3 Feedback Models

Feedback is important. Only by knowing how our actions affect others do we know what works and what doesn’t. Feedback becomes more effective, when it is frequent, timely and specific.

  • Frequent
    Giving feedback only at quarterly or yearly reviews wastes a lot of time during which people could already have improved. Weekly One-on-Ones (that I recently proclaimed my undying love for) are a great opportunity to provide or get feedback.
  • Timely
    You don’t have to wait for the One-on-One. Give feedback when the event occurs and both parties still remember what it’s about.
  • Specific
    “The was a great presentation!” is not as helpful as “The part with the examples was great!” is not as helpful as “The part with the examples was great! I think this helped everyone to orientate and get started quickly.”

The “specific” bit is the one I struggle with the most. Fortunately the following three feedback models help me with that:

1) Situation – Behaviour – Impact

Applicable after you’ve witnessed specific behaviour. Even suited when you do not have formal authority with someone, because you’re not telling them what to do. You merely mirror their behaviour back to them as factual as possible.

Examples:

  • In the meeting, when you started to sketch on the whiteboard you really helped getting everyone on the same page.
  • In the meeting, when your cell rang and you answered it, it distracted us all a lot.

2) What worked well – Even better if

Applicable if you already like someone’s actions and want them to become even better.

Examples:

  • When you started to sketch on the whiteboard you really helped getting everyone on the same page. It would be even better, if you wrote a little bigger next time so that people can also read it from the back of the room.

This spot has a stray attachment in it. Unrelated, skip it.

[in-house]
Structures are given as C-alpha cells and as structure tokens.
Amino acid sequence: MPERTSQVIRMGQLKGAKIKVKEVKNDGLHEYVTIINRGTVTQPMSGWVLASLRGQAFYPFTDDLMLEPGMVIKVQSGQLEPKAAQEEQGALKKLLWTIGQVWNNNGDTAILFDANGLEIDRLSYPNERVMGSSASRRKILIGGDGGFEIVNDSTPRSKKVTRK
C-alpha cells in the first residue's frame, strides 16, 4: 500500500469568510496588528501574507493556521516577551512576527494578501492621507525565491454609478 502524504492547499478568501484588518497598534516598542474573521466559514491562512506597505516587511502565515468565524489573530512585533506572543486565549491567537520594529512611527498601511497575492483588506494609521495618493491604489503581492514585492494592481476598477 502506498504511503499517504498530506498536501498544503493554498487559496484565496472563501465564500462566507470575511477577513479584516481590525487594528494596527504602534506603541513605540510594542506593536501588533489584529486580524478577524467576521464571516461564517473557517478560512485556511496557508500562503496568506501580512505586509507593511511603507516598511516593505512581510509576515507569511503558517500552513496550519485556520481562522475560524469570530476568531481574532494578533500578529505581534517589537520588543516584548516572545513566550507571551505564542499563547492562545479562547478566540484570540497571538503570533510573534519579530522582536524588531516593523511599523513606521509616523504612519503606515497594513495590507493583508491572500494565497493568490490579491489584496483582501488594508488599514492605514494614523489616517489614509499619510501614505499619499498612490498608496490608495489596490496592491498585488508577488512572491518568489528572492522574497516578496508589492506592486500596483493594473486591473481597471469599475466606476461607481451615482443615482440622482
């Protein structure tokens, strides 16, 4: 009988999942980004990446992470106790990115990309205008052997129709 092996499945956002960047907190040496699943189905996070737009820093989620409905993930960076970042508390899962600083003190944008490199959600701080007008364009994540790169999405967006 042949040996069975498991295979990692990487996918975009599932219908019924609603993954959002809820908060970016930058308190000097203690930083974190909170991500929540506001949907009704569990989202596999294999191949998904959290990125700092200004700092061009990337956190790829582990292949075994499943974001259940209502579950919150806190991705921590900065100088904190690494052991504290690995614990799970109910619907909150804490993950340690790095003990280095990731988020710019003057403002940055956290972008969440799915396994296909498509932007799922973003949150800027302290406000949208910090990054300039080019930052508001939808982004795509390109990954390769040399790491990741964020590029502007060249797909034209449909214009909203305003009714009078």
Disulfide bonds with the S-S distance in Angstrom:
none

• When you started to sketch on the whiteboard you really helped getting everyone on the same page. You should definitely take initiative like that again. I think, it would be even better, if you could encourage the others to also come to the front and draw on the board.

3) Noticed – Appears – Why?

Similar to 1), because there’s nothing specific you want the other person to do. You just want to understand them and volunteer your interpretation of the behaviour before asking for the real reason. This method is more suited to observations you’ve made over time (instead of a single instant) than method 1).

Examples:

  • I’ve noticed that you’ve often been late to the standup. To me it appears as if you don’t get along well with the other team members. Is that it or is there a different reason?
  • Lately I’ve noticed that you quickly raise your voice in meetings. It appears to me that you are either angry or frustrated. Would you tell me, why you’re getting louder? (Were you even aware of that?)

Your turn

If you have little experience with giving feedback, this is your chance to practice! Look at the following situations, pick a method for each and phrase your feedback:

  • Your direct report Camillo has documented a new feature. He used a lot of developer jargon, although the documentation is meant for clients.
  • Your peer Rolf invited you and 4 others to a meeting. It took half an hour longer than expected.
  • Your direct report Clara has given a presentation with very convincing content, but she seemed insecure while delivering.
  • You’re the Head of Development and one of the Scrum teams rarely updates its Burndown Chart.

If you do have experience, do you employ models like the above? Do you have a favorite one?

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